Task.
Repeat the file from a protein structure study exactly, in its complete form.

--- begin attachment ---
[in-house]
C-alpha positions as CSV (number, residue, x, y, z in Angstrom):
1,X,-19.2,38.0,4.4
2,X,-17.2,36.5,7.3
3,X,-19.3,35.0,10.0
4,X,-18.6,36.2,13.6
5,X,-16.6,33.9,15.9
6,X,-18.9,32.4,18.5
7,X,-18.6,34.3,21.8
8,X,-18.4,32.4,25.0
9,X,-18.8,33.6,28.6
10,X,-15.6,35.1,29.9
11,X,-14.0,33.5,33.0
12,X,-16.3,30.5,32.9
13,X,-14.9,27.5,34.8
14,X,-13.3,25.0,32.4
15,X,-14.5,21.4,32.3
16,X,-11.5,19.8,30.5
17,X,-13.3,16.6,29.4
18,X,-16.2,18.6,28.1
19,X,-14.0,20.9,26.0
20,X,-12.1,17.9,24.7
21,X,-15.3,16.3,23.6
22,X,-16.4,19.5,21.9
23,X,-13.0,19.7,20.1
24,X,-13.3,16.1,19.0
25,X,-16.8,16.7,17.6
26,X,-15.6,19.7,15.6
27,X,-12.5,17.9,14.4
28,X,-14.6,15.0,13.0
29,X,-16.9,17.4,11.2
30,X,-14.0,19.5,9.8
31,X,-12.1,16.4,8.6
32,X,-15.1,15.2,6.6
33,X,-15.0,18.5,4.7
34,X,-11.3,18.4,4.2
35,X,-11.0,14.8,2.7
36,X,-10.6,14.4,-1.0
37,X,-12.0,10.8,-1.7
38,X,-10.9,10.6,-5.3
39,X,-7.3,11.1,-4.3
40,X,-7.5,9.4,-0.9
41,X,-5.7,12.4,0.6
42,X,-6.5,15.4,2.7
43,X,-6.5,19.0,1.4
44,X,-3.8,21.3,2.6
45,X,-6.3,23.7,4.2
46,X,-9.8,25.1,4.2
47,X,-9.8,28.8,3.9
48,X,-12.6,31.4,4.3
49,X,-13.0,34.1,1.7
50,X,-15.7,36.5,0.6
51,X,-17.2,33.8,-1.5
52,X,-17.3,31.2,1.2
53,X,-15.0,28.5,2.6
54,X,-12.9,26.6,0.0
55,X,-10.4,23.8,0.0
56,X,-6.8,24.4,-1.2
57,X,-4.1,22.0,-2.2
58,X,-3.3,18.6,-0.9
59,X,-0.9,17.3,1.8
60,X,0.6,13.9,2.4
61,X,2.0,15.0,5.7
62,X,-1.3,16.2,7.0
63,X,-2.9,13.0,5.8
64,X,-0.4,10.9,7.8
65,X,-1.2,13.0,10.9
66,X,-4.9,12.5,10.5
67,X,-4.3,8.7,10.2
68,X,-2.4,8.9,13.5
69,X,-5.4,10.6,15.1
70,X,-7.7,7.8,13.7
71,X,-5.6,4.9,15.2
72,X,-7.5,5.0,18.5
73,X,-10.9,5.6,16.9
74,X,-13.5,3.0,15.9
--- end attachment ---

[in-house]
C-alpha positions as CSV (number, residue, x, y, z in Angstrom):
1,X,-19.2,38.0,4.4
2,X,-17.2,36.5,7.3
3,X,-19.3,35.0,10.0
4,X,-18.6,36.2,13.6
5,X,-16.6,33.9,15.9
6,X,-18.9,32.4,18.5
7,X,-18.6,34.3,21.8
8,X,-18.4,32.4,25.0
9,X,-18.8,33.6,28.6
10,X,-15.6,35.1,29.9
11,X,-14.0,33.5,33.0
12,X,-16.3,30.5,32.9
13,X,-14.9,27.5,34.8
14,X,-13.3,25.0,32.4
15,X,-14.5,21.4,32.3
16,X,-11.5,19.8,30.5
17,X,-13.3,16.6,29.4
18,X,-16.2,18.6,28.1
19,X,-14.0,20.9,26.0
20,X,-12.1,17.9,24.7
21,X,-15.3,16.3,23.6
22,X,-16.4,19.5,21.9
23,X,-13.0,19.7,20.1
24,X,-13.3,16.1,19.0
25,X,-16.8,16.7,17.6
26,X,-15.6,19.7,15.6
27,X,-12.5,17.9,14.4
28,X,-14.6,15.0,13.0
29,X,-16.9,17.4,11.2
30,X,-14.0,19.5,9.8
31,X,-12.1,16.4,8.6
32,X,-15.1,15.2,6.6
33,X,-15.0,18.5,4.7
34,X,-11.3,18.4,4.2
35,X,-11.0,14.8,2.7
36,X,-10.6,14.4,-1.0
37,X,-12.0,10.8,-1.7
38,X,-10.9,10.6,-5.3
39,X,-7.3,11.1,-4.3
40,X,-7.5,9.4,-0.9
41,X,-5.7,12.4,0.6
42,X,-6.5,15.4,2.7
43,X,-6.5,19.0,1.4
44,X,-3.8,21.3,2.6
45,X,-6.3,23.7,4.2
46,X,-9.8,25.1,4.2
47,X,-9.8,28.8,3.9
48,X,-12.6,31.4,4.3
49,X,-13.0,34.1,1.7
50,X,-15.7,36.5,0.6
51,X,-17.2,33.8,-1.5
52,X,-17.3,31.2,1.2
53,X,-15.0,28.5,2.6
54,X,-12.9,26.6,0.0
55,X,-10.4,23.8,0.0
56,X,-6.8,24.4,-1.2
57,X,-4.1,22.0,-2.2
58,X,-3.3,18.6,-0.9
59,X,-0.9,17.3,1.8
60,X,0.6,13.9,2.4
61,X,2.0,15.0,5.7
62,X,-1.3,16.2,7.0
63,X,-2.9,13.0,5.8
64,X,-0.4,10.9,7.8
65,X,-1.2,13.0,10.9
66,X,-4.9,12.5,10.5
67,X,-4.3,8.7,10.2
68,X,-2.4,8.9,13.5
69,X,-5.4,10.6,15.1
70,X,-7.7,7.8,13.7
71,X,-5.6,4.9,15.2
72,X,-7.5,5.0,18.5
73,X,-10.9,5.6,16.9
74,X,-13.5,3.0,15.9